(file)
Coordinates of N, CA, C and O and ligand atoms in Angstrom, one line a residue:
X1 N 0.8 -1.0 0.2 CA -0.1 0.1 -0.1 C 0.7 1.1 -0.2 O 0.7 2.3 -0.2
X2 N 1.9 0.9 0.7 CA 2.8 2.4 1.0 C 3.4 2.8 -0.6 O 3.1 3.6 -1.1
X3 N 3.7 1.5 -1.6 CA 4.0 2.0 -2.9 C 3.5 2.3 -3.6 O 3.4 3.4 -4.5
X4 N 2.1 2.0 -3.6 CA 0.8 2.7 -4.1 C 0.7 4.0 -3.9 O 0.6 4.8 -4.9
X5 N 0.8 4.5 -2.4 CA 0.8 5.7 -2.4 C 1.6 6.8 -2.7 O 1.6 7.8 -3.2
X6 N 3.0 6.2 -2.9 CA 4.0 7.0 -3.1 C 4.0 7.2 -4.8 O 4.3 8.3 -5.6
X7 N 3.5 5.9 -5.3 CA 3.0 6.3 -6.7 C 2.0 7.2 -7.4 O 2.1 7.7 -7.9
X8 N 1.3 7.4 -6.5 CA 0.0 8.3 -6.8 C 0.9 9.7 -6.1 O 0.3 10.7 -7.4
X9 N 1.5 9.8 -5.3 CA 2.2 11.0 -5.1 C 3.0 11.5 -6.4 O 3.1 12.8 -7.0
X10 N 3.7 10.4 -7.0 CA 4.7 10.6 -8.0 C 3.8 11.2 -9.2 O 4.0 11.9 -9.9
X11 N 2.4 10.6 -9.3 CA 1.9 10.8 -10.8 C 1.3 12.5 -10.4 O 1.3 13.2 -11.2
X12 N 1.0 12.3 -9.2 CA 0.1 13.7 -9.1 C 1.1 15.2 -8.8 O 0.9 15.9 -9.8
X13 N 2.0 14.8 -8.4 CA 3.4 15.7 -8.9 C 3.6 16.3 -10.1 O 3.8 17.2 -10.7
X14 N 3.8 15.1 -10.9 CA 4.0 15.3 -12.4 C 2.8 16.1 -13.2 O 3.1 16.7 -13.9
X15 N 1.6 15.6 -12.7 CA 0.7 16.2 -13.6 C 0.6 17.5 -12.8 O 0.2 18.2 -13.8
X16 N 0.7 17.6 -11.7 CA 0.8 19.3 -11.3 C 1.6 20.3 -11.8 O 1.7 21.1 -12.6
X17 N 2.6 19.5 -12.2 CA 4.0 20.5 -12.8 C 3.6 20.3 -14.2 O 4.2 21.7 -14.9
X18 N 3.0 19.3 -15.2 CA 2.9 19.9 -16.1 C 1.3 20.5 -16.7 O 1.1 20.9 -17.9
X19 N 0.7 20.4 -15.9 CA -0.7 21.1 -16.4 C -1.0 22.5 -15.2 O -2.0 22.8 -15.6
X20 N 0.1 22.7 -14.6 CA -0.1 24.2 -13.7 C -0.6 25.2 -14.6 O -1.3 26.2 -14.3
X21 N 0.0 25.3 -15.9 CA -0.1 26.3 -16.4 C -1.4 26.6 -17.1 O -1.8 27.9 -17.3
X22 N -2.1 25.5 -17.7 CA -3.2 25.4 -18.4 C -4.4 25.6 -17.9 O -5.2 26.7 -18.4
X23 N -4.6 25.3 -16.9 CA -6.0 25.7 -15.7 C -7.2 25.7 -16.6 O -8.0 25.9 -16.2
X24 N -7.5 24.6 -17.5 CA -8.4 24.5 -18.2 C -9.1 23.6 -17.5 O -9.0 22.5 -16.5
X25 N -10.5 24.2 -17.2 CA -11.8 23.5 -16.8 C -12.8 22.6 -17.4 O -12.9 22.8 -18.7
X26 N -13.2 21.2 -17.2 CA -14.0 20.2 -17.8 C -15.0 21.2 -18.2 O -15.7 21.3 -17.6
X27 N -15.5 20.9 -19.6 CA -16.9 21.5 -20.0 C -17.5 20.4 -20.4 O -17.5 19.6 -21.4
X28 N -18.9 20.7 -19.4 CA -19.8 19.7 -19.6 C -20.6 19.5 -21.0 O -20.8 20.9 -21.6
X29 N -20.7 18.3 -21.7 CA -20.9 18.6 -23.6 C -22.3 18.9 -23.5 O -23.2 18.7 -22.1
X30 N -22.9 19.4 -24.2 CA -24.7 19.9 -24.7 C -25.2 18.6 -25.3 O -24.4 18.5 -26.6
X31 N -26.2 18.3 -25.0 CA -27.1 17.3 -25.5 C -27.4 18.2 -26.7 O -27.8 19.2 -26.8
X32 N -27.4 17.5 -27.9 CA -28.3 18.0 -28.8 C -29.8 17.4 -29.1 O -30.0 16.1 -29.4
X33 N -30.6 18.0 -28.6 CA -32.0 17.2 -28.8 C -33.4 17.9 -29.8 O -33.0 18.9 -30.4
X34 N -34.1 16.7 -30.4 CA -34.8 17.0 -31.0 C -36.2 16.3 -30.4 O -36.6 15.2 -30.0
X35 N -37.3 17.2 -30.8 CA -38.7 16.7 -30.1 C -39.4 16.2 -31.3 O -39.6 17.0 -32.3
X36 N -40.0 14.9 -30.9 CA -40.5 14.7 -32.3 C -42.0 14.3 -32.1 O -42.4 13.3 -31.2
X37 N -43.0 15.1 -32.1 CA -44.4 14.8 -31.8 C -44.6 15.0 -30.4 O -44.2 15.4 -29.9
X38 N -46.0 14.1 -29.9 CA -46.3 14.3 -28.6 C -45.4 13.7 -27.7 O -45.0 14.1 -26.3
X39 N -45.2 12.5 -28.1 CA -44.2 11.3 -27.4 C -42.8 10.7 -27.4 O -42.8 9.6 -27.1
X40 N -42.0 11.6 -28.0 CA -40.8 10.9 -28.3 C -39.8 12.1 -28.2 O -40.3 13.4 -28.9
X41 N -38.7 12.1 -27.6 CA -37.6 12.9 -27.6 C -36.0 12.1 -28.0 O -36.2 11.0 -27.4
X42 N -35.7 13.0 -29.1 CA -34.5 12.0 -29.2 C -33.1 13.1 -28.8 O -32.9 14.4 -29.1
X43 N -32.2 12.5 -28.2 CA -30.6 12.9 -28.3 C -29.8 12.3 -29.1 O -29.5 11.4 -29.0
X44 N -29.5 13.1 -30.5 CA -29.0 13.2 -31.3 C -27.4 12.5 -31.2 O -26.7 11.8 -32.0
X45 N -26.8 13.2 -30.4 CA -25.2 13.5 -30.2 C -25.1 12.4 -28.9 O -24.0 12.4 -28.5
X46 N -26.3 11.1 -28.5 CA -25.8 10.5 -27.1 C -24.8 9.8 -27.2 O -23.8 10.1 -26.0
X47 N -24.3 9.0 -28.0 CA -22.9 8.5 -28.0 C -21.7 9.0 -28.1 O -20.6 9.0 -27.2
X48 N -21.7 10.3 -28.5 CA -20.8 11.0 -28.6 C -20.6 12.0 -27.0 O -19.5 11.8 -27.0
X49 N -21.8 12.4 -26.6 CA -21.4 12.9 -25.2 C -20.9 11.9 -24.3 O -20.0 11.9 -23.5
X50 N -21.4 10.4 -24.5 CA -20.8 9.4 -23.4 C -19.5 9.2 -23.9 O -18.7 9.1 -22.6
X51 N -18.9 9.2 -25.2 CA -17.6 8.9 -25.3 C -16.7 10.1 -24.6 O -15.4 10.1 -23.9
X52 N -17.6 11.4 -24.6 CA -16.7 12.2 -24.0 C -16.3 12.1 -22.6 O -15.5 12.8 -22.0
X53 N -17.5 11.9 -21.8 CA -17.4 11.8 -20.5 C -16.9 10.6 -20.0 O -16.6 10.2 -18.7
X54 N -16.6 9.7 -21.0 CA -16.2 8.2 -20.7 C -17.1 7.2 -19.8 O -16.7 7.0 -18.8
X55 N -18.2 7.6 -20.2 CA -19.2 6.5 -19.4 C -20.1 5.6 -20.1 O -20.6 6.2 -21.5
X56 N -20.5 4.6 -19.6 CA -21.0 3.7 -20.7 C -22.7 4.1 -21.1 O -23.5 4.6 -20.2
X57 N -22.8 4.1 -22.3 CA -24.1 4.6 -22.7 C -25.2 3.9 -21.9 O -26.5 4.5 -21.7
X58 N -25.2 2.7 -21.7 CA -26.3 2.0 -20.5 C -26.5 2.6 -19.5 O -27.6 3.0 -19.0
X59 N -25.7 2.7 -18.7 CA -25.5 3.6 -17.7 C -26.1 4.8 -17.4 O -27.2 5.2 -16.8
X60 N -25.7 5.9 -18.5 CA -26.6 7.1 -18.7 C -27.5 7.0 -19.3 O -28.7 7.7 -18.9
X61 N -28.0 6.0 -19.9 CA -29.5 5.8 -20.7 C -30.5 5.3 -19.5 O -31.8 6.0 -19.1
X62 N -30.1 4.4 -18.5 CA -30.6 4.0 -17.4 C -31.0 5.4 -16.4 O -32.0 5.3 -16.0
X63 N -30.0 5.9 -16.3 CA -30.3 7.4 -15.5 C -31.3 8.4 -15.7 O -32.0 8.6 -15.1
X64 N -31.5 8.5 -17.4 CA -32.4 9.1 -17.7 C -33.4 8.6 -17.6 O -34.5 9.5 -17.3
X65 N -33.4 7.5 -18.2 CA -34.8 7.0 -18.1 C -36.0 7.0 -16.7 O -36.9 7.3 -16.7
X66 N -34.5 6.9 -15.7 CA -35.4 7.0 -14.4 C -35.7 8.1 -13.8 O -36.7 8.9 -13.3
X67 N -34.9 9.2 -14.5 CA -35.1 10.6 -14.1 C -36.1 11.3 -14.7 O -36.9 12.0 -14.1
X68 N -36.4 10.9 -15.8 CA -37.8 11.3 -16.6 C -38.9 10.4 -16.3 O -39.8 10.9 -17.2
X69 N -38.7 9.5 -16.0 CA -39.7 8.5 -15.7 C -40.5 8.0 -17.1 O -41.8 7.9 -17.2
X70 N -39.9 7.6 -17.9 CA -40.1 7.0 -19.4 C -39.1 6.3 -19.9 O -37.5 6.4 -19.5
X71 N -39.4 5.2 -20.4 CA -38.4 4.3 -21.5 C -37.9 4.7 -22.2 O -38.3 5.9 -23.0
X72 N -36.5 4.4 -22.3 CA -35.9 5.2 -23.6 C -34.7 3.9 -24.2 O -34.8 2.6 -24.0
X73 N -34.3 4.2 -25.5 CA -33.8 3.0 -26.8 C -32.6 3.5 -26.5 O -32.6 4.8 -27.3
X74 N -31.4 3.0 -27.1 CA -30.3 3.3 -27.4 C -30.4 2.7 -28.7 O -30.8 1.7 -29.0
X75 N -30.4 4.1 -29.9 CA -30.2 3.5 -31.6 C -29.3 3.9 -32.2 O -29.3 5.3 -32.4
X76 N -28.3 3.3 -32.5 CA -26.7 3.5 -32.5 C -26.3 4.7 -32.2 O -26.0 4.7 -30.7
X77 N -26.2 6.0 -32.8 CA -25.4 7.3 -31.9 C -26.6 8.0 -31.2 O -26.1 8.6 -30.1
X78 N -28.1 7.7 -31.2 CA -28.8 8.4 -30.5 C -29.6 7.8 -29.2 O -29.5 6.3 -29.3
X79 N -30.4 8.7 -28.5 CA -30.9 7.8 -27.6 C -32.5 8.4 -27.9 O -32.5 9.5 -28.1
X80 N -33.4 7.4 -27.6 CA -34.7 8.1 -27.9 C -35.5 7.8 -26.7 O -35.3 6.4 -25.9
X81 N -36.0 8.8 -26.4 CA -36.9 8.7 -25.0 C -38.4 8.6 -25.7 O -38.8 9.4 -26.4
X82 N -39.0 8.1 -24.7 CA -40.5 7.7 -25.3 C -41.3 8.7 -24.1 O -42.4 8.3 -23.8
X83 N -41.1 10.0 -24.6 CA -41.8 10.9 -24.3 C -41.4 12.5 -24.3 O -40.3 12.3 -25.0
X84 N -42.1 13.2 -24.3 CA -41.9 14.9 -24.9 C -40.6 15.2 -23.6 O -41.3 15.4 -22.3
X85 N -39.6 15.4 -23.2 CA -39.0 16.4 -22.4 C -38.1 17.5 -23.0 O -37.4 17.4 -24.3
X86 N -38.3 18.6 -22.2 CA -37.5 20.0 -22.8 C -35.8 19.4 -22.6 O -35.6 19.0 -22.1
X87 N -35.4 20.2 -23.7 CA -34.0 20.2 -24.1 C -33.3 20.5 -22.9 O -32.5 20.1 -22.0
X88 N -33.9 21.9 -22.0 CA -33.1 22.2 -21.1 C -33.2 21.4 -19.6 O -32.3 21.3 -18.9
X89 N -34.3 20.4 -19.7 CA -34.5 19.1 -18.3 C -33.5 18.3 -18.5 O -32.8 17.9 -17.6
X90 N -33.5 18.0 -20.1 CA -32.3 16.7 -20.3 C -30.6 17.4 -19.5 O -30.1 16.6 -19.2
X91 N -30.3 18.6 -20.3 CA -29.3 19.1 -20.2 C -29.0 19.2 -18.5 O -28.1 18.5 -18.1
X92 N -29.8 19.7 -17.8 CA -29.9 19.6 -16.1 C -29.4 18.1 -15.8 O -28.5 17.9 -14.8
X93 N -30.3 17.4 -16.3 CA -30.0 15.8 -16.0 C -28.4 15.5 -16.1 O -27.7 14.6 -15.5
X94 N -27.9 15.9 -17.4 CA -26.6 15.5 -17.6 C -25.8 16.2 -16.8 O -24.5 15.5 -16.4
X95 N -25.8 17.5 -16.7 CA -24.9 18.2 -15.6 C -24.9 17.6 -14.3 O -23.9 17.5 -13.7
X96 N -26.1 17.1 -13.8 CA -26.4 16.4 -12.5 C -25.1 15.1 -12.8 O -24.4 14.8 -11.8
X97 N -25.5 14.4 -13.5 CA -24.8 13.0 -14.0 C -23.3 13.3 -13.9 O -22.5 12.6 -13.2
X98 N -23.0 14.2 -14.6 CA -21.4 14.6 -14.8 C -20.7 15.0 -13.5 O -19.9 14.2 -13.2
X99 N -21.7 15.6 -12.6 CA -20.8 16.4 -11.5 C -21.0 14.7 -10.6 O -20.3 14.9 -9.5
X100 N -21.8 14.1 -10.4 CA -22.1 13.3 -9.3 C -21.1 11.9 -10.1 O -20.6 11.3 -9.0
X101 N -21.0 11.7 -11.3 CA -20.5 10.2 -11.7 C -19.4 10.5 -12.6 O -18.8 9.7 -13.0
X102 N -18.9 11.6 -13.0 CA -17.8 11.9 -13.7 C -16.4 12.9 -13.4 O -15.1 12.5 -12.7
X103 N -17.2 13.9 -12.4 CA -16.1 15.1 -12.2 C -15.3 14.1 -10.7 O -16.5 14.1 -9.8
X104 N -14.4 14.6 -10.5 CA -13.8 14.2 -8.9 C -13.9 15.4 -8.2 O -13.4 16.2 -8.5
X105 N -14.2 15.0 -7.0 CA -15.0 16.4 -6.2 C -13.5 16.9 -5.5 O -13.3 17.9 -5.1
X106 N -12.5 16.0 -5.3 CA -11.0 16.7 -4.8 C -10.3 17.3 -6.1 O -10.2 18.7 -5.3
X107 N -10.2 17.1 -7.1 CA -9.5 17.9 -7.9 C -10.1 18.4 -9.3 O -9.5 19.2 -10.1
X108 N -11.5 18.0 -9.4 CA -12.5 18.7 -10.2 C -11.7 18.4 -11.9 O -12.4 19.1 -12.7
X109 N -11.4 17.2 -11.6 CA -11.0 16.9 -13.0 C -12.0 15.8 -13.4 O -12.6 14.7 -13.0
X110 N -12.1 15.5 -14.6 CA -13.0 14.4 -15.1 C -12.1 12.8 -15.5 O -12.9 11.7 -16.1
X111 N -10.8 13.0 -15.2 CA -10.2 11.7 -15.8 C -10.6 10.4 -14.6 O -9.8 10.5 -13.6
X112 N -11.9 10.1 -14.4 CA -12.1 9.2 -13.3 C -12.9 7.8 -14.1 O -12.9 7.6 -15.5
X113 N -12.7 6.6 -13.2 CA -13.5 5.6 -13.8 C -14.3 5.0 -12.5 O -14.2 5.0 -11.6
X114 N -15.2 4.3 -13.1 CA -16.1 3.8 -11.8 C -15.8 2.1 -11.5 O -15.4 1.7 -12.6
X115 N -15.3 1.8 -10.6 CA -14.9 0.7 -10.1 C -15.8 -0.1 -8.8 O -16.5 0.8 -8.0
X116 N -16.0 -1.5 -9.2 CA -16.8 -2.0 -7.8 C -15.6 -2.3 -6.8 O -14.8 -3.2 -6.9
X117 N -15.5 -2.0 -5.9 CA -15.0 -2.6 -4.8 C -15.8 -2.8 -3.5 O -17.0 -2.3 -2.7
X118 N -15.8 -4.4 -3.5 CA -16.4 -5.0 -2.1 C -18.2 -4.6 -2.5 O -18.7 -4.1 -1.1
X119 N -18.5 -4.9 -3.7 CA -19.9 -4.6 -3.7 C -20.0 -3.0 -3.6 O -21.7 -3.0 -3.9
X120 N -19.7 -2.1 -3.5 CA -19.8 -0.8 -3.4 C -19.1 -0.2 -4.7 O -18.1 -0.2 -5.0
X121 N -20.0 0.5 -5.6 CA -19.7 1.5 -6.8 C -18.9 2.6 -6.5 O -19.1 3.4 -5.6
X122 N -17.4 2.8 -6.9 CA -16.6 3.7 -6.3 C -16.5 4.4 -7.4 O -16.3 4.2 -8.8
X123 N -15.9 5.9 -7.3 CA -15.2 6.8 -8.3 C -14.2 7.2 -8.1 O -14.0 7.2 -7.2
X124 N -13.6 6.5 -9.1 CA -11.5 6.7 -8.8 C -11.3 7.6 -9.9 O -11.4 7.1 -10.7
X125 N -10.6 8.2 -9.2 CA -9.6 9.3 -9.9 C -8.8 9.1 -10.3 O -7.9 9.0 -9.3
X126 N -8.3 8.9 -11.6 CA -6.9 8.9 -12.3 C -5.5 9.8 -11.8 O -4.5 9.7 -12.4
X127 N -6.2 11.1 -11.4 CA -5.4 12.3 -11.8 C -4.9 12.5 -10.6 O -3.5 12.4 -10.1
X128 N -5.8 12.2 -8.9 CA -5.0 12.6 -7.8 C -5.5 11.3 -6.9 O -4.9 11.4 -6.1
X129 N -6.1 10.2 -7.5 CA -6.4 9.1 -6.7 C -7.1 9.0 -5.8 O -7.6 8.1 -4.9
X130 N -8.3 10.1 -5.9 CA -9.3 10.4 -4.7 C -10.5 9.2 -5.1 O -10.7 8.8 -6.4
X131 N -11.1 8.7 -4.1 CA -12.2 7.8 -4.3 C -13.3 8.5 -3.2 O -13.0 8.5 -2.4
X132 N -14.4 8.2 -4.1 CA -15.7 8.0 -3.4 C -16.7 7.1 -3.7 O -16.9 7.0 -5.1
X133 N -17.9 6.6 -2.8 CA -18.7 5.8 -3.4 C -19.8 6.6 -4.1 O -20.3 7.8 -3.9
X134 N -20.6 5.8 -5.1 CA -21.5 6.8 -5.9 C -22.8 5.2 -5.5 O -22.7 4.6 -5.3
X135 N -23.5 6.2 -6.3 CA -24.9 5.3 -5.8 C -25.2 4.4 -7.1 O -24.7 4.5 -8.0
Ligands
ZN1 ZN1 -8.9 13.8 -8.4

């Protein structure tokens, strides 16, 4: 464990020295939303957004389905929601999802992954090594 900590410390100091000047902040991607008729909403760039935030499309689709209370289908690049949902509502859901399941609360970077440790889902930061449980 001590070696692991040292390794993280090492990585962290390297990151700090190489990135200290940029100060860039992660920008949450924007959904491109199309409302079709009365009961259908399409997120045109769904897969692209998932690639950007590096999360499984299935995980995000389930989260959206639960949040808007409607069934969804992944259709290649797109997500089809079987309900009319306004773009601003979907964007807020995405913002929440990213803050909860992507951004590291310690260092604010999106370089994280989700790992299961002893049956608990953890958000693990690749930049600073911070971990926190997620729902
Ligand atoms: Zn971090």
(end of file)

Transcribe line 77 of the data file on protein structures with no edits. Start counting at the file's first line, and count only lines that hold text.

X76 N -28.3 3.3 -32.5 CA -26.7 3.5 -32.5 C -26.3 4.7 -32.2 O -26.0 4.7 -30.7